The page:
38. The logical consequence of this became increasingly clear as the Arab evidence proceeded. The demand for national independence takes priority of the demand for the stoppage of Jewish immigration and land purchase. Given inde-pendence, as the Mufti of Jerusalem said, the Arabs will deal with the Jews themselves. It follows that, even if it were possible to crystallize the National Home as it stands, to forbid another Jew to enter Palestine, or another Arab dunum to be bought, the mainspring of Arab agitation would remain untouched. We cannot, in fact, avoid the conclusion that restrictions on the growth of the National Home, whether or not they may be desirable for other reasons, would not remove the basic cause of Arab discontent. The National Home in Arab eyes is already too big. But even if it were far smaller, even if it had been crystallized in 1925, the Arab attitude would be much the same. Big or small, it blocks the way to national independence. Big or small, the Arabs insist on their right to govern it as part of a self-governed Palestine.

39. The story of the last seventeen years is proof that this Arab nationalism with its anti-Jewish spearhead is not a new or transient phenomenon. It was there at the beginning: its strength and range have steadily increased; and it seems evident to us from what we saw and heard that it has not yet reached its climax. Both internal and external factors are forcing on its growth. Two of the internal factors are pre-dominant. First, the movement is now sustained by a far more efficient and comprehensive political machine than existed in earlier years. The centralization of control which we noted as an alarming feature of the outbreak in 1933 has now been as fully effected as is possible in any Arab country. All the political parties present a “ common front ” and their leaders sit together on the Arab Higher Committee. Christian as well as Moslem Arabs are represented on it. There is no opposition party. If anything is said in public or done in daylight against the known desires of the Arab Higher Committee, it is the work not of a more moderate, but a more full-blooded nationalism than theirs. In every town there is an Arab National Committee, which has its representatives in the neighbouring villages. How widespread is this organization and how well it does its work was shown by the conduct of the Arab population as a whole in the course of the disturbances last year. Our own experience was a further proof of it. As long as the Arab Higher Committee maintained the “ boycott,” no Arab came near us: and, even when it was withdrawn, the only witnesses permitted to give evidence before us were, with four exceptions, members or agents of the Higher Committee. The exceptions were the Melkite Archbishop of Galilee and the Rev. N. Mamura, who appeared with the full assent of the Arab Higher Committee and in company wih one of its Christian Members; Mr. George Antonius, whose appearance was likewise approved; and Hassan Sidki Bey Dajani, who is at least a sufficientiy ardent nationalist to have been interned at Sarafand. All those four witnesses supported in toto the Arab Higher Committee’s case.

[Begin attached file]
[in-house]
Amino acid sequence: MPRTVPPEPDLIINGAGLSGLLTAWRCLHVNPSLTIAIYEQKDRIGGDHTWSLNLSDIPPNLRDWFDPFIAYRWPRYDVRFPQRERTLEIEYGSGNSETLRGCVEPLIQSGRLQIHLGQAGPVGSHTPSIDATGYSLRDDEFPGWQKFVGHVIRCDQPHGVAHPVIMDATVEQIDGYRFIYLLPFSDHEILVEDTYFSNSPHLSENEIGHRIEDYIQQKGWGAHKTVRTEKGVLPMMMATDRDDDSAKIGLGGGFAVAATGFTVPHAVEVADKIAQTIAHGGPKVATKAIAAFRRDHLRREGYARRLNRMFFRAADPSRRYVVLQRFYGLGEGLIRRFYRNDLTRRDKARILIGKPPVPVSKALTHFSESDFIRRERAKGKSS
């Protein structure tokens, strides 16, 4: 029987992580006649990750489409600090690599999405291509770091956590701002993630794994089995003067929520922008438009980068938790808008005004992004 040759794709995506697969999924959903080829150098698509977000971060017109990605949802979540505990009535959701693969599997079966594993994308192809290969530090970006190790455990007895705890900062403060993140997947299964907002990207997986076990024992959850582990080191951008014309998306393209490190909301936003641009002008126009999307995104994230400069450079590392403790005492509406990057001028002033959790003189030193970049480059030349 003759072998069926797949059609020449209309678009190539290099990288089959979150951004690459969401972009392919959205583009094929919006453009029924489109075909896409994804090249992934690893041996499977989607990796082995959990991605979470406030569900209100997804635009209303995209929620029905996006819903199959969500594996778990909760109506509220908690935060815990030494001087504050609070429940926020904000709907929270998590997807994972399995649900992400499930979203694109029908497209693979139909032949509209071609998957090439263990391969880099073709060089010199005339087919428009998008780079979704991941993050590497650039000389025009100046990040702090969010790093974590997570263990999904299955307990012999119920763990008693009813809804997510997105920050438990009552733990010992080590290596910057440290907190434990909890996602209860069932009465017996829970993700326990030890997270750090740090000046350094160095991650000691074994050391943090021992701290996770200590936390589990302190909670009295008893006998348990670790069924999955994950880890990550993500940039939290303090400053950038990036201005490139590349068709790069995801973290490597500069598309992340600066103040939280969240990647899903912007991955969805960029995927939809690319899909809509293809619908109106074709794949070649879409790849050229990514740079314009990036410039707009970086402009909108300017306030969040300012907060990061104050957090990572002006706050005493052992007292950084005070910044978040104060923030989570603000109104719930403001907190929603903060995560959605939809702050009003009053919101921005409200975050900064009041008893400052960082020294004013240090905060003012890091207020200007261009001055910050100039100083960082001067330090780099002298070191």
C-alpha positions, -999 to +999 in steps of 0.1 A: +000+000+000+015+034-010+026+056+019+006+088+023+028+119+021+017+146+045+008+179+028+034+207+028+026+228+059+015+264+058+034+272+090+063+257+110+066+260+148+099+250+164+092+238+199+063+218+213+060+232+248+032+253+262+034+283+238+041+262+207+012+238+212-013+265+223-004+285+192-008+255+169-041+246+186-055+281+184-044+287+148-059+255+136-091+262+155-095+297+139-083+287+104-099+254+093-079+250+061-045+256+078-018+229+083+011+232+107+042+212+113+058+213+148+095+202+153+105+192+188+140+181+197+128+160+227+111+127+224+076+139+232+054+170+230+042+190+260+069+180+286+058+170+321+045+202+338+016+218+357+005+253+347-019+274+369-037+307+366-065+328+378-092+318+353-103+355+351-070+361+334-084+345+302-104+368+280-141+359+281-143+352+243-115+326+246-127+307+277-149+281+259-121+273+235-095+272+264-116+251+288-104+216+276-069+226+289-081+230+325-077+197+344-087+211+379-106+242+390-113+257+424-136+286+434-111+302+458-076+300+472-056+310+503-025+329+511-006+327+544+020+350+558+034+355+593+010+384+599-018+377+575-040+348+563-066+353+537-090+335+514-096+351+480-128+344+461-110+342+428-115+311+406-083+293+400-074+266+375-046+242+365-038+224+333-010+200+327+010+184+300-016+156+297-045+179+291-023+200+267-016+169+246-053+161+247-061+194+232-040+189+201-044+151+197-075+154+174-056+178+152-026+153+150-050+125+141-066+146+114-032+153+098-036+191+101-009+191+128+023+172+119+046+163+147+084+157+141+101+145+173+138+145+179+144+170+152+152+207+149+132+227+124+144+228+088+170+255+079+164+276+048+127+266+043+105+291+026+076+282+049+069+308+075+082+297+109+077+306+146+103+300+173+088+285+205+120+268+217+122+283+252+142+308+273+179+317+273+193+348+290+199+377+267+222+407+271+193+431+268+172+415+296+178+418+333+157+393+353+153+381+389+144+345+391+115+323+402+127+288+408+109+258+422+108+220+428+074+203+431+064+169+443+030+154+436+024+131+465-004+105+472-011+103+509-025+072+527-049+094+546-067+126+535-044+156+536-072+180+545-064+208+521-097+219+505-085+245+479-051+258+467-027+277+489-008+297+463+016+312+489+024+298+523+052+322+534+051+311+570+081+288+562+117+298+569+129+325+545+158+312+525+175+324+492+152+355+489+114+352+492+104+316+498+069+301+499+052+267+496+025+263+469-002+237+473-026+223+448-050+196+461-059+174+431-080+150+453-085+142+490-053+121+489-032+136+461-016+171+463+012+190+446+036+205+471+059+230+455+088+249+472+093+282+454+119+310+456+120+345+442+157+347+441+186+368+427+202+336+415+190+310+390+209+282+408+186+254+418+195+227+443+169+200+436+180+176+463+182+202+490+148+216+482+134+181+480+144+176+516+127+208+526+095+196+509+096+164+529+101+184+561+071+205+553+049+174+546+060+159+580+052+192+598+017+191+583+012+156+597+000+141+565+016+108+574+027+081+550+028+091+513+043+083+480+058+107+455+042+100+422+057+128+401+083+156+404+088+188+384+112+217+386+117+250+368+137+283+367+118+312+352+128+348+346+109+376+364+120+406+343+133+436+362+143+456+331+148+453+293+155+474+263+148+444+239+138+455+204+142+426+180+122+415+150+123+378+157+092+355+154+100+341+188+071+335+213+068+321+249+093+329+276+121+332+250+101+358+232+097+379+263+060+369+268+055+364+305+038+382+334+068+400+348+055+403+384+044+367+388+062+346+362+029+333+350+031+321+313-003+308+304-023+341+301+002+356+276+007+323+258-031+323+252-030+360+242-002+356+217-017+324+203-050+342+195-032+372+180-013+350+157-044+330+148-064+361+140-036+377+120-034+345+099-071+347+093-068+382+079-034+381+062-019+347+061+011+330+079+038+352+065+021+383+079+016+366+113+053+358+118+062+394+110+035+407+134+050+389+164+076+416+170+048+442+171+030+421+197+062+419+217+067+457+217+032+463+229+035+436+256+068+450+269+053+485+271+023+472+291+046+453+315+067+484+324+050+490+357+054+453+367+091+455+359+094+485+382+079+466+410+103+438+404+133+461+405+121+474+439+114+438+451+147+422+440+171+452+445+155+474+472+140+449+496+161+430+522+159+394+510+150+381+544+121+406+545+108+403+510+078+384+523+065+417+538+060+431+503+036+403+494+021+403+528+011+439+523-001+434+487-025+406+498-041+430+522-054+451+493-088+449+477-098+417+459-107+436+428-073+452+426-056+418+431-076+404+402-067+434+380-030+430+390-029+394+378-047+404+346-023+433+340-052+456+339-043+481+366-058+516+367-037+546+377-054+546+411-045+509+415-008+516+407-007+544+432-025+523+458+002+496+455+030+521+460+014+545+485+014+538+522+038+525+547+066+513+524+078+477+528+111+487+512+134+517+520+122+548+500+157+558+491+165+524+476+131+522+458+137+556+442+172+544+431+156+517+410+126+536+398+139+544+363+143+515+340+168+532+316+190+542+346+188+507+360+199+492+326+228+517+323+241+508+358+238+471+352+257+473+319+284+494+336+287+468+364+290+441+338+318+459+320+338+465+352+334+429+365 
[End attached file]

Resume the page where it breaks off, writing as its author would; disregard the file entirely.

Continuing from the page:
40. This nationalist organization is served by a copious and vigorous Press. There are four daily newspapers printed in Arabic. Al Liwa (circulation 3,000 to 4,000) is the official organ of the Palestine Arab Party, the Mufti's Party, and Jamal Bey El Husseini is its proprietor. Falastin (4,000 to 6,ooo), which is in Christian Arab ownership, supports the National Defence Party, the President of which is Ragheb Bey Nashashibi. Al Difa’a (4,000 to 6,000) speaks for the Istiqlal Party, of which Awni Bey Abdelhadi is the Secretary-General. Al Jamia al Islamiya (about 2,000) is more independent of party organizations, but is strongly nationalist. There is also a weekly journal, printed in English, Palestine and Transjordan (about 1,500), of which the Managing Editor is Fuad Eff. Saba, Secretary of the Arab Higher Committee. It will be observed that all these newspapers but one are associated more or less closely with members of the Arab Higher Committee; and, while they differ often enough on personal issues or points of tactics—Falastin, for example, during our stay in Jerusalem took a less intransigent line on the question of the “ boycott ” than the others—they reiterate in unbroken unison the full Arab claim for national independence. Nor is there a trace of moderation in their tone. During the “ disturbances ” last year Arab newspapers were suspended 34 times and officially warned 11 times. And if evidence were needed to show that the ending of the “ strike ” meant little change of heart, we could find it ourselves in the general temper and often in the actual language that appeared in print from day to day while we were in the country. Al D’ifa’a, for instance, published an article on the 21st December headed “ The Claws of the Wolf ”. “ The Arabs of Palestine ”, it declared, “ are looking at the Government with an eye of hate ”; and, fixing the responsibility for all the trouble “ first on the Government and then on the Jews ”, it hinted that more “ sacrifices ” might be needed to save the country from “ the madness of imperialism ”.